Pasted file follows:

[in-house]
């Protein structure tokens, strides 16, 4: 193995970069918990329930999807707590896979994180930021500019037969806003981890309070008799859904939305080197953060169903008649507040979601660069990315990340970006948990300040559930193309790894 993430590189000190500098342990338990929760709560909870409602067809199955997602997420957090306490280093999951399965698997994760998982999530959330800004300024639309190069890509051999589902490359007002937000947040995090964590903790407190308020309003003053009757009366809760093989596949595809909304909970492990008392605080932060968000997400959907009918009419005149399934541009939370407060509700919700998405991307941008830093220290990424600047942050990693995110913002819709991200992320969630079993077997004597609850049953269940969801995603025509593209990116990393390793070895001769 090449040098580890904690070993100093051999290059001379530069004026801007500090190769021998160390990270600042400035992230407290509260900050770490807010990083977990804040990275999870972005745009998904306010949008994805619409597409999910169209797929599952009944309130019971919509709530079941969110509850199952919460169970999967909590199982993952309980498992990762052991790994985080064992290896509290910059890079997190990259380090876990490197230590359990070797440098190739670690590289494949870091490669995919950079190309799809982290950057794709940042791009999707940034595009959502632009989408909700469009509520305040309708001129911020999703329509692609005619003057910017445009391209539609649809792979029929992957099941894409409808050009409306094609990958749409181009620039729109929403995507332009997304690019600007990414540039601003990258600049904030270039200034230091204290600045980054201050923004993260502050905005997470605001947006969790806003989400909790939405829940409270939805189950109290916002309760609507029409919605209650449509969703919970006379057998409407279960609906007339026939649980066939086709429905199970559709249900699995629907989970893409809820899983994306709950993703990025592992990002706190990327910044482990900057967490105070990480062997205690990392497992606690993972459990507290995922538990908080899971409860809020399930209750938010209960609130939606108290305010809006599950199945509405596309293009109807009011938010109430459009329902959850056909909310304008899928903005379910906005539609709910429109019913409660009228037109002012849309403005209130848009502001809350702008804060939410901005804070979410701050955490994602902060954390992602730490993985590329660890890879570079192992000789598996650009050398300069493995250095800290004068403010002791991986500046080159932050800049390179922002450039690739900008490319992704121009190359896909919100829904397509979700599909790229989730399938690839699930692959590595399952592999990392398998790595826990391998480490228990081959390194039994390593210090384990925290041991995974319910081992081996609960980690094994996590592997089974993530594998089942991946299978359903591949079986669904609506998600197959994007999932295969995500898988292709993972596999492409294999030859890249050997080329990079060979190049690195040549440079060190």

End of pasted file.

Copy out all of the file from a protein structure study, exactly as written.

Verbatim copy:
[in-house]
């Protein structure tokens, strides 16, 4: 193995970069918990329930999807707590896979994180930021500019037969806003981890309070008799859904939305080197953060169903008649507040979601660069990315990340970006948990300040559930193309790894 993430590189000190500098342990338990929760709560909870409602067809199955997602997420957090306490280093999951399965698997994760998982999530959330800004300024639309190069890509051999589902490359007002937000947040995090964590903790407190308020309003003053009757009366809760093989596949595809909304909970492990008392605080932060968000997400959907009918009419005149399934541009939370407060509700919700998405991307941008830093220290990424600047942050990693995110913002819709991200992320969630079993077997004597609850049953269940969801995603025509593209990116990393390793070895001769 090449040098580890904690070993100093051999290059001379530069004026801007500090190769021998160390990270600042400035992230407290509260900050770490807010990083977990804040990275999870972005745009998904306010949008994805619409597409999910169209797929599952009944309130019971919509709530079941969110509850199952919460169970999967909590199982993952309980498992990762052991790994985080064992290896509290910059890079997190990259380090876990490197230590359990070797440098190739670690590289494949870091490669995919950079190309799809982290950057794709940042791009999707940034595009959502632009989408909700469009509520305040309708001129911020999703329509692609005619003057910017445009391209539609649809792979029929992957099941894409409808050009409306094609990958749409181009620039729109929403995507332009997304690019600007990414540039601003990258600049904030270039200034230091204290600045980054201050923004993260502050905005997470605001947006969790806003989400909790939405829940409270939805189950109290916002309760609507029409919605209650449509969703919970006379057998409407279960609906007339026939649980066939086709429905199970559709249900699995629907989970893409809820899983994306709950993703990025592992990002706190990327910044482990900057967490105070990480062997205690990392497992606690993972459990507290995922538990908080899971409860809020399930209750938010209960609130939606108290305010809006599950199945509405596309293009109807009011938010109430459009329902959850056909909310304008899928903005379910906005539609709910429109019913409660009228037109002012849309403005209130848009502001809350702008804060939410901005804070979410701050955490994602902060954390992602730490993985590329660890890879570079192992000789598996650009050398300069493995250095800290004068403010002791991986500046080159932050800049390179922002450039690739900008490319992704121009190359896909919100829904397509979700599909790229989730399938690839699930692959590595399952592999990392398998790595826990391998480490228990081959390194039994390593210090384990925290041991995974319910081992081996609960980690094994996590592997089974993530594998089942991946299978359903591949079986669904609506998600197959994007999932295969995500898988292709993972596999492409294999030859890249050997080329990079060979190049690195040549440079060190």